Viswanatha Iyer, J.
1. A common question mentioned hereunder has been referred to this court by the Appellate Tribunal, Cochin Bench, under Section 256(1) of the Income-tax Act, 1961 :
' Whether, on the facts and in the circumstances of the case, and on a true interpretation of the various provisions of the Income-tax Act, 1961, the Tribunal was correct in holding that a registered firm was not entitled to have its losses in speculation business carried forward for set off against future profits in speculation business ?'
2. The following are the facts: The assessee is a registered firm carrying on business in hill produce, cocoanut oil, etc. at Palai, Cochin and Alleppey, Apart from regular trade in these commodities, the assessee was also carrying on a business in speculation. For the assessment year 1964-65 the assessee declared a loss of Rs. 33,013 relating to speculation business and the Income-tax Officer, on assessment, determined the loss at Rs. 40,510. For the assessment year 1965-66 the assessee declared a profit of Rs. 6,902 from the speculation business, but on assessment, the Income-tax Officer fixed the loss at Rs. 598. For the assessment year 1966-67, the assessee declared a profit of Rs. 1,43,764 from the speculation business. But, on assessment, the Income-tax Officer fixed the income from this business at Rs. 1,36,264.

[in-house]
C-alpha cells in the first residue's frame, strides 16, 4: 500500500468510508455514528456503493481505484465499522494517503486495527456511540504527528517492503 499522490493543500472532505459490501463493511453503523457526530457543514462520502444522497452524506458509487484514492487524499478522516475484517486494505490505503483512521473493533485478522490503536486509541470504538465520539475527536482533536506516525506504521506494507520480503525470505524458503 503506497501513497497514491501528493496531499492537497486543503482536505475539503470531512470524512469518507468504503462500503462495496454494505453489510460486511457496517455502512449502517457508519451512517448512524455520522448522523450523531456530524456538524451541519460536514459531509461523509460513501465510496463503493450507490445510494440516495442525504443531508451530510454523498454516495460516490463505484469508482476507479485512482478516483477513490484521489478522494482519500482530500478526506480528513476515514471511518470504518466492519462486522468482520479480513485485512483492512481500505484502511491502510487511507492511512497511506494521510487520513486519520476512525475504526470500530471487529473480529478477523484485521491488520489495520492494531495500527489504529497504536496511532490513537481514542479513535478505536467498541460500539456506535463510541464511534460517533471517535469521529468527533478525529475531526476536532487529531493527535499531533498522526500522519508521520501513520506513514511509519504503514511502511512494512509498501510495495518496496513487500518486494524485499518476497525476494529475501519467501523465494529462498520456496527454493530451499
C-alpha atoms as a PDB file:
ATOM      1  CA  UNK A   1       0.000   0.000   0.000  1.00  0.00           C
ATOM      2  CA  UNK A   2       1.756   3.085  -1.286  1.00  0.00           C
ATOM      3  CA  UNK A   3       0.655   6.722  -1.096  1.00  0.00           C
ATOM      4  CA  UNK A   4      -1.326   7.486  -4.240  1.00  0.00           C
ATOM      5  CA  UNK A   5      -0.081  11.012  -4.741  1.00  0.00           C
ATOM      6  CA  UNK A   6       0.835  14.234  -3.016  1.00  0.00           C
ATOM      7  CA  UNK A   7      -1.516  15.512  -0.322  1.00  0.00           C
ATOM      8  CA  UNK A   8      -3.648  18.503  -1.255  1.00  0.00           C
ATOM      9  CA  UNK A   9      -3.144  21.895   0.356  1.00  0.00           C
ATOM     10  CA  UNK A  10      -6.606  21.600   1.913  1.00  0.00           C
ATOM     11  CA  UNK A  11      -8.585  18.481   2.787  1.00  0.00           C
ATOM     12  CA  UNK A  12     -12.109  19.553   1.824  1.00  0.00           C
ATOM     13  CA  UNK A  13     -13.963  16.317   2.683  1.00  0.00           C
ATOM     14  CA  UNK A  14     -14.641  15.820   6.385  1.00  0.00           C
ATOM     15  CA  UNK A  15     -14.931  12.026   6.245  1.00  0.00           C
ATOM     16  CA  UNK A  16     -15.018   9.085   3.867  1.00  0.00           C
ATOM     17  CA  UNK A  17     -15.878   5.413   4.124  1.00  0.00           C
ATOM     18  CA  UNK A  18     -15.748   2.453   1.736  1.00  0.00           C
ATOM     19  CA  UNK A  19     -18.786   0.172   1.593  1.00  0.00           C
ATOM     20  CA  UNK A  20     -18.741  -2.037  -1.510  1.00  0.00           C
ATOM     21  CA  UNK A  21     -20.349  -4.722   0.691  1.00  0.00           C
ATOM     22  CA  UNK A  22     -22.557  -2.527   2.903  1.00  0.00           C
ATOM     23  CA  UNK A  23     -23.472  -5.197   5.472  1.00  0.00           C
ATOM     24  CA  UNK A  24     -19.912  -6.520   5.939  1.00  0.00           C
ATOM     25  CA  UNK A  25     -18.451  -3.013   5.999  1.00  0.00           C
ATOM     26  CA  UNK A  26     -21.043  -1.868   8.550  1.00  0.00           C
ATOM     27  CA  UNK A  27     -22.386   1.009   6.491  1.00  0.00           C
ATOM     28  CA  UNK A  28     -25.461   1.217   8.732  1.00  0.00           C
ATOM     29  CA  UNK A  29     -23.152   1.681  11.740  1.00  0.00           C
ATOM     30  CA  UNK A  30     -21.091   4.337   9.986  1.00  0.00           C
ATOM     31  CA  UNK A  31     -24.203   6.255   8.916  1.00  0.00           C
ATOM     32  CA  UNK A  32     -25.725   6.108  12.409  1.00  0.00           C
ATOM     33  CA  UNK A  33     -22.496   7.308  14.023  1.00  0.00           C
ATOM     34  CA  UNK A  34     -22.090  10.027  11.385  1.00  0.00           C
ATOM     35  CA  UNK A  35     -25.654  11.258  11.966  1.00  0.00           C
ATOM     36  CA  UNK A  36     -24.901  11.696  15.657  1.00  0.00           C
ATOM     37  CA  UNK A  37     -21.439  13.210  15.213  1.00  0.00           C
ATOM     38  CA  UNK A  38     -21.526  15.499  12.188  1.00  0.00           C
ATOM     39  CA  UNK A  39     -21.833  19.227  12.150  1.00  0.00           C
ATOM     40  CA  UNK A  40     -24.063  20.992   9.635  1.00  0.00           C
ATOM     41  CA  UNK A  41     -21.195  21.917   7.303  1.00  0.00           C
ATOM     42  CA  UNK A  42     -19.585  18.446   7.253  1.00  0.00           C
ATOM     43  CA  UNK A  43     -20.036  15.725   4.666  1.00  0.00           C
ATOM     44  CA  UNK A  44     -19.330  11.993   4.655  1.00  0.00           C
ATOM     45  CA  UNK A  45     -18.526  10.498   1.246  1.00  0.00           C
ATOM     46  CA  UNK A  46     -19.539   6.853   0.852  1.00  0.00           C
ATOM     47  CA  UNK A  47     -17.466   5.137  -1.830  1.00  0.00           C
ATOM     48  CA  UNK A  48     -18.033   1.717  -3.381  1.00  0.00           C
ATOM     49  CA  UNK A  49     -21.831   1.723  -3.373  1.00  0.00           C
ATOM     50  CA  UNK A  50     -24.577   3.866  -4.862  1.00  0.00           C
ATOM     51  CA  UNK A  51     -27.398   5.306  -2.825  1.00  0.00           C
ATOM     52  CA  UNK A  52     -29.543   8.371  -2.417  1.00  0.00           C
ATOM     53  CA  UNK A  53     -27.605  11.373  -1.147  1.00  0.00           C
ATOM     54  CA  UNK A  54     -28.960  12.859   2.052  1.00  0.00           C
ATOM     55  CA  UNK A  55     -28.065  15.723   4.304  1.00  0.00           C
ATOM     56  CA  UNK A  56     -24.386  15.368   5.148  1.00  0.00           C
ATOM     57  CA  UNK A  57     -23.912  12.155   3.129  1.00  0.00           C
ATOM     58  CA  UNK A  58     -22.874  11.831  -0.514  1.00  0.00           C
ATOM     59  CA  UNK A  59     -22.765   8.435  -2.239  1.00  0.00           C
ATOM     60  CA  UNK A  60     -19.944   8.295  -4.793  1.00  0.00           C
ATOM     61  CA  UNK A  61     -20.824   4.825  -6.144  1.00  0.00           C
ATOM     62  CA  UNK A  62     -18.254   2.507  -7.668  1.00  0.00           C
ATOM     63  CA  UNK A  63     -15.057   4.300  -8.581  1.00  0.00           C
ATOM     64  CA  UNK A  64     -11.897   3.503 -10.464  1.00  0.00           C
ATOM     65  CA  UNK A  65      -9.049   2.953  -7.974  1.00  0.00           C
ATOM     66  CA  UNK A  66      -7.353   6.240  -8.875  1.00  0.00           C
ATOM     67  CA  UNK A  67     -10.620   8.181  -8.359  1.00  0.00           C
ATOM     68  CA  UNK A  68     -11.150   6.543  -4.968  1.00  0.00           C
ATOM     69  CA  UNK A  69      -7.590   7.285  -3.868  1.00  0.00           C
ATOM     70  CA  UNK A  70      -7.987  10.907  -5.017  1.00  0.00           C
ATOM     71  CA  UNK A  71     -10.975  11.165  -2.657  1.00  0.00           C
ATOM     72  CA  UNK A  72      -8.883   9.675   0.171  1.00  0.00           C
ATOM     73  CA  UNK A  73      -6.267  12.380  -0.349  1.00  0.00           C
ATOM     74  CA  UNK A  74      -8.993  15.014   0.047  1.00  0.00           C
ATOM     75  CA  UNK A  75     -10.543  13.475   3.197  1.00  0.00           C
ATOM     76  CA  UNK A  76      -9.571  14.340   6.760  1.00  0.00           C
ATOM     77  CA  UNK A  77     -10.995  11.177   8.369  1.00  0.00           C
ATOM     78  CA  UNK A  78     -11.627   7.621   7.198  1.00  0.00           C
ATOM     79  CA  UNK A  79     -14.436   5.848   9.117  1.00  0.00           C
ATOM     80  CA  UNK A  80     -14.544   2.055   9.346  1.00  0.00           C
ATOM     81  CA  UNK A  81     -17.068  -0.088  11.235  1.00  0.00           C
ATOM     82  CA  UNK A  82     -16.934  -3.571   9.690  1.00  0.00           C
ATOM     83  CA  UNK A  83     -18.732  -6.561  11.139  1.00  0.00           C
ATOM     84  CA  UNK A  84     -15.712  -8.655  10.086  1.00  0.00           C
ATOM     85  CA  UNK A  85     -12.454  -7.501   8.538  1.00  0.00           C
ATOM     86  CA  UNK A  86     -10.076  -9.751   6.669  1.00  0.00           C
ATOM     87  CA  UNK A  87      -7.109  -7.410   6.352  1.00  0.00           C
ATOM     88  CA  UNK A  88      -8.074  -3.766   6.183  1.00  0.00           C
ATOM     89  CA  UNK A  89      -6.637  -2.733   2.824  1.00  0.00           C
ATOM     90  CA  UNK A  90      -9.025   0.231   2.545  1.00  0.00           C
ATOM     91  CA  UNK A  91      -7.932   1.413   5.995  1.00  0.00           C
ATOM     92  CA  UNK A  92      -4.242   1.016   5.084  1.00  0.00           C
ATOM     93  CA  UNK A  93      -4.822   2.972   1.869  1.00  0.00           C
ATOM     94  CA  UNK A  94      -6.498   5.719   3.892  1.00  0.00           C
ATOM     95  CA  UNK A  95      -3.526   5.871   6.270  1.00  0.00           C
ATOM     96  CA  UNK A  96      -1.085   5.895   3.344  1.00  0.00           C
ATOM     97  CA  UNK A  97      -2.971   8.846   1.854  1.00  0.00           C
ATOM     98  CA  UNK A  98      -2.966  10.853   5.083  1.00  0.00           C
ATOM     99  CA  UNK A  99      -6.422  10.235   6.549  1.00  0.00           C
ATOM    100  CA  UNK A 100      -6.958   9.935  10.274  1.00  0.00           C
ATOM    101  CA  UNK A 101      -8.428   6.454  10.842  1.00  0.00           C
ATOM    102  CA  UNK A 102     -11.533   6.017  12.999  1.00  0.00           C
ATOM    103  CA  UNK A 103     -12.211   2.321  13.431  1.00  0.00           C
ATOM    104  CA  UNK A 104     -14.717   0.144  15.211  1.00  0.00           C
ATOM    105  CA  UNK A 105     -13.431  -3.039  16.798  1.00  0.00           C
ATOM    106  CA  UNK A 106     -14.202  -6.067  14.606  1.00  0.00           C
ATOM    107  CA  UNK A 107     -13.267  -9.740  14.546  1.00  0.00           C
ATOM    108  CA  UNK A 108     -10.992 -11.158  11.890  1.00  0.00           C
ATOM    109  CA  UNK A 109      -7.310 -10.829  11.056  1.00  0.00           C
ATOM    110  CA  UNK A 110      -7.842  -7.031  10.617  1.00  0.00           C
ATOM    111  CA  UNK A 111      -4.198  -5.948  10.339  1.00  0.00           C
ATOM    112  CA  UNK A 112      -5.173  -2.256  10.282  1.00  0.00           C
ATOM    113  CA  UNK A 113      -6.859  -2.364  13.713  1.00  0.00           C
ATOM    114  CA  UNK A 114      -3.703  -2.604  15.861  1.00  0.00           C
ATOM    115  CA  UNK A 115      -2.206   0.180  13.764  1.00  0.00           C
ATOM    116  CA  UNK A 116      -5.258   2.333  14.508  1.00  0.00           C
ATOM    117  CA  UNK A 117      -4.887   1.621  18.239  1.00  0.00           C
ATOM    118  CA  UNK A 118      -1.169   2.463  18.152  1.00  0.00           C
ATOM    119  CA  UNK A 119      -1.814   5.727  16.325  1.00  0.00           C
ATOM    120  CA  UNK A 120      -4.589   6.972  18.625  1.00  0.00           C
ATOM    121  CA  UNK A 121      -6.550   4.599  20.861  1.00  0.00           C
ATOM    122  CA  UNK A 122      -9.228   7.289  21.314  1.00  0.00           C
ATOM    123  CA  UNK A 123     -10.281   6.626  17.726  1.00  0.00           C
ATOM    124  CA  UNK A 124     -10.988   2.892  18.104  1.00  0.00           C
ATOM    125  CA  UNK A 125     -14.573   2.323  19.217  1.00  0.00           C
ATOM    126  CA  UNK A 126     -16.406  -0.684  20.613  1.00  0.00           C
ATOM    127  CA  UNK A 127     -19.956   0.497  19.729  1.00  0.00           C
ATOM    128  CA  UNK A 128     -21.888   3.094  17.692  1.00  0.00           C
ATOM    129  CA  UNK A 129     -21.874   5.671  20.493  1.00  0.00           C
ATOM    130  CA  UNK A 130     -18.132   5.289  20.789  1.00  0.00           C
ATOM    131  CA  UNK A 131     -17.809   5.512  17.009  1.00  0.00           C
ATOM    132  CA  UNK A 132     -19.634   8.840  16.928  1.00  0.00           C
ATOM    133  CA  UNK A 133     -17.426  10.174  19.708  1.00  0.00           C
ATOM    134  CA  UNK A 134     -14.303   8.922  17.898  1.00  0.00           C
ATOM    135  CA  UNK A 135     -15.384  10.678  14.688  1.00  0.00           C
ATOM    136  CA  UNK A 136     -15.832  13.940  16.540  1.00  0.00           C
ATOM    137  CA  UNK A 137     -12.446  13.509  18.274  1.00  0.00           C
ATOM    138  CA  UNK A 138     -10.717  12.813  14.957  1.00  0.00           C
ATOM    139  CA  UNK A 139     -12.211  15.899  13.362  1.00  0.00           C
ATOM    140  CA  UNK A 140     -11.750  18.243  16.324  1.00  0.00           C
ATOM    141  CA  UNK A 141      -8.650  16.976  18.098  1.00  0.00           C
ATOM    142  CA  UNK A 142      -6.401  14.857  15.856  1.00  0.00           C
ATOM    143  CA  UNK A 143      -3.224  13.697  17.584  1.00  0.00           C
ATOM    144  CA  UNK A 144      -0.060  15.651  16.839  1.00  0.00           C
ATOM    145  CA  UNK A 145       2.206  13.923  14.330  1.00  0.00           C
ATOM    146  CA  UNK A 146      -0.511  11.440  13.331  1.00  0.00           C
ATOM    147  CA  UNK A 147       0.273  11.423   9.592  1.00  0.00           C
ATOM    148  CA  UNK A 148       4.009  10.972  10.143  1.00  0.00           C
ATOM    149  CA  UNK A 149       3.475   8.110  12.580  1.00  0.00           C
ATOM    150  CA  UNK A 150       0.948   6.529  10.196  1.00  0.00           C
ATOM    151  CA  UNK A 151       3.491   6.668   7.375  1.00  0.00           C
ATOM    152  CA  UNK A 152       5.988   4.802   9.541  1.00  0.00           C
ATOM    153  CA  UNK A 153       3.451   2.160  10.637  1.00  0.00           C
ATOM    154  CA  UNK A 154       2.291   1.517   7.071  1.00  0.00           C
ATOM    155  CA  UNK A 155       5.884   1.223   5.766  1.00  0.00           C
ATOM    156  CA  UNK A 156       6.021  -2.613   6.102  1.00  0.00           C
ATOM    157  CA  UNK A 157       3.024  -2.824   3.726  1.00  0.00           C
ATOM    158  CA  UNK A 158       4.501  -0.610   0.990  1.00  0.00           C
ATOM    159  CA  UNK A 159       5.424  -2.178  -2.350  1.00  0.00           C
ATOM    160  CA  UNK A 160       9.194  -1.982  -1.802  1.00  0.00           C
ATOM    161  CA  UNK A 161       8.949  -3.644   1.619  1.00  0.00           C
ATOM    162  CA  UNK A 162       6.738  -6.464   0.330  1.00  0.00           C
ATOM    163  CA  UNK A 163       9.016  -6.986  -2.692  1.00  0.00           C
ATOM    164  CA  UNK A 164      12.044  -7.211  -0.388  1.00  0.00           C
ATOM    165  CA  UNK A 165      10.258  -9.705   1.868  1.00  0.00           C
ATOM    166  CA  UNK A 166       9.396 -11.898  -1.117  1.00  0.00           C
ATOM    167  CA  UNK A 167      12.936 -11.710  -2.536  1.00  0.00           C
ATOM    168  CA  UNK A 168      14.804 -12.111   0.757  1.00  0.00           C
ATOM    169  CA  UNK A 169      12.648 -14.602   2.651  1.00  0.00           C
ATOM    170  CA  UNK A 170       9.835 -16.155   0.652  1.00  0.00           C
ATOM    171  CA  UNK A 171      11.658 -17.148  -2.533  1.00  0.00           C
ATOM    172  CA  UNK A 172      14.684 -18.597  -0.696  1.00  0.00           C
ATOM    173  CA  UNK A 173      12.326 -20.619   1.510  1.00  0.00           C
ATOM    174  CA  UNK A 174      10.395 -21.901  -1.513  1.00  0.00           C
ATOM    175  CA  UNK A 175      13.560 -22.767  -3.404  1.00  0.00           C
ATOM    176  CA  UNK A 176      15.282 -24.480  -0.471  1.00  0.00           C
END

3. In apportioning the assessee's income among its partners under Section 67 of the Income-tax Act, the Income-tax Officer also apportioned the speculation business losses determined by him for the assessment years 1964-65 and 1965-66. Similarly, for the assessment year 1966-67, he apportioned the speculation business profit determined on assessment, among the partners under Section 67. The assessee's contention that the speculation business loss incurred by the assessee-firm during the previous years 1964-65 and 1965-66 should not have been apportioned between the artners, but should have been carried forward and set off against the peculation business profit made by the assessee for the year 1966-67, was negatived by the Income-tax Officer.
4. The assessee appealed against the orders of assessment to the Appellate Assistant Commissioner and he, following the decision of the Supreme Court in Commissioner of Income-tax v. Kantilal Nathuchand Sami,  63 I.T.R. 318;  1 S.C.R. 813 (S.C.), allowed the assessee's appeals on this point and held that speculation business loss of the assessee's-6rm should have been carried forward and set off against its future speculation business profits and should not have been apportioned among its partners as was done by the Income-tax Office On second appeal by the department, the Appellate Tribunal set aside to order of the Appellate Assistant Commissioner and restored that of the Income-tax Officer. Aggrieved by that decision, the assessee applied for reference and it is under these circumstances that this question has come up for consideration.